Rebecca Enzor is an analytical chemist in Charleston, SC, where she lives with her husband, two dogs, three cats, and sometimes chickens. Her articles on writing science in science fiction can be found in the upcoming “Putting the Science in Fiction” anthology, out October 16th from Writer’s Digest Books. Obsessed with everything ocean, she studied fisheries biology in college and electrocuted herself collecting fish in a river, which inspired several key scenes in her novel. She’s represented by Eric Smith of P.S. Literary. Speak the Ocean, a Blackfish meets The Little Mermaid retelling, will be published by Reuts in 2019.

Rebecca’s Query Critique . . .

Word Count: 60 000 words (This is on the low side for an adult manuscript, almost bordering on novella)
Genre: adult paranormal-romance/adventure

Eva was an accountant. Now she’s a vampire, part of an elite team sent to rescue modern vampires from the city VRU, Vampire Restriction Unit’s, offshore holding facilities. It’s not the perfectly mapped out life she envisioned for herself, but the perks are alright. (After reading the next paragraph, this one sounds more like a twitter pitch. I think you can delete it and expand the rest of the query more)

Eva Rigley’s a driven, organized, focussed woman with her future planned out. That is, until her roommate vanishes. Eva suspects it’s the work of the newly exposed vampires in society’s midst (We’ve just gone back in time compared to the first paragraph. This is what you should start with to set up the character, then move into conflict (the rest of the paragraph), then the stakes), and as she searches for her missing friend, she meets Marc, an immortal, who offers her a place to stay. [Eva’s perfectly planned life goes awry as she wakes one morning, aching, reluctantly turned vampire, reluctantly so, and on the run as the city’s Vampire Restriction Unit track down errant immortals (If you can break this sentence up it’ll have more punch).] She ditches accounting, to being trained in combat and weaponry as she’s recruited to save the captive immortals from the VRU. What she and the rescue team find at the lab on their first mission leaves her questioning everything (You have more space in the query, and as long as this is in the first half of the book, you can specify a bit more on what they find that makes her question everything). Is it the immortals, or VRU who are to be feared more? (These are the stakes, so if you clarify what they found, this is good. If you don’t want to (or can’t) then you’ll want to expand on the stakes a bit more here. What happens if she trusts one group over the other?)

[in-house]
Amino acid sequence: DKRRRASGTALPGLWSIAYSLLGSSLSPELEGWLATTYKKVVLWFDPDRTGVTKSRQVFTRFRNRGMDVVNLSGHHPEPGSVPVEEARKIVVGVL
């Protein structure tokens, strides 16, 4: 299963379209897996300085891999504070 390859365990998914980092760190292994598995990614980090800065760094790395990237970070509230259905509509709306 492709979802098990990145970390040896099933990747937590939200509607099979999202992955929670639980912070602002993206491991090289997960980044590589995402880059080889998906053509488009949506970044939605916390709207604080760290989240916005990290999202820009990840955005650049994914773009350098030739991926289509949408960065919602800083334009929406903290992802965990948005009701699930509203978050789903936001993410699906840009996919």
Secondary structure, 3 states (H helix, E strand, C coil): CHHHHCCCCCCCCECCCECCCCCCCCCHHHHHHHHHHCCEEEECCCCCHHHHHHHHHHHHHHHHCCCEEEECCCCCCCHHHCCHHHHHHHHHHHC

I’ve written five novels, released with a micro-press: two in a modern universe, one in historical, one erotica, and one Alternate History, all centering around the vampires I’ve created (You need to make sure you have the rights to continue using this universe with someone other than the micro-press. Often publishers will add a clause that you can’t publish in that world with anyone else until your rights revert back to you. Also, having published parts of this world with a micro-press, another publisher may be wary to take on this book depending on your sales numbers). I’ve sold two short stories, “Our Blood Like Rain” for the Blood in the Rain 2″ erotica-horror anthology, in 2016 and “Desert Blood” with Kacey Ezell, an alternative history-vampire-mormon-steampunk adventure short, publication details still to be formally announced, and a non-fiction article in Lapidary Arts Jewelry Artist magazine in 2016.

I reside in Amsterdam, Netherlands (from Canada), with a young son and my husband. I work by day in gem sales and jewelry design, which sometimes influences my fiction work, as do my travels. I have also spoken on numerous panels at Dragoncon, Libertycon and Concarolinas regarding jewelry and metalwork, alternative non-victorian history, and two raucous and hilarious “Steamy Steampunk Reading Hour” events. (You spend as much time talking about yourself as you do about the book. While you are trying to sell yourself, and this all looks relevant, your query is specifically to sell This book, so you’ll want to cut back on specifics in this section and add more specifics to the book section)

Thank you, Rebecca, for your critique!

Interested in more critiques? We’ll be posting them up until the Pitch Wars submission window opens on August 27. Hope you’ll come back and read some more.

Filed: Workshops

One Comment
  • Shalon Sims says:

    I was looking for Gail’s critique to share with a friend and was really surprised to see you’d replaced it. It was an excellent critique and I learned a lot from it. What happened?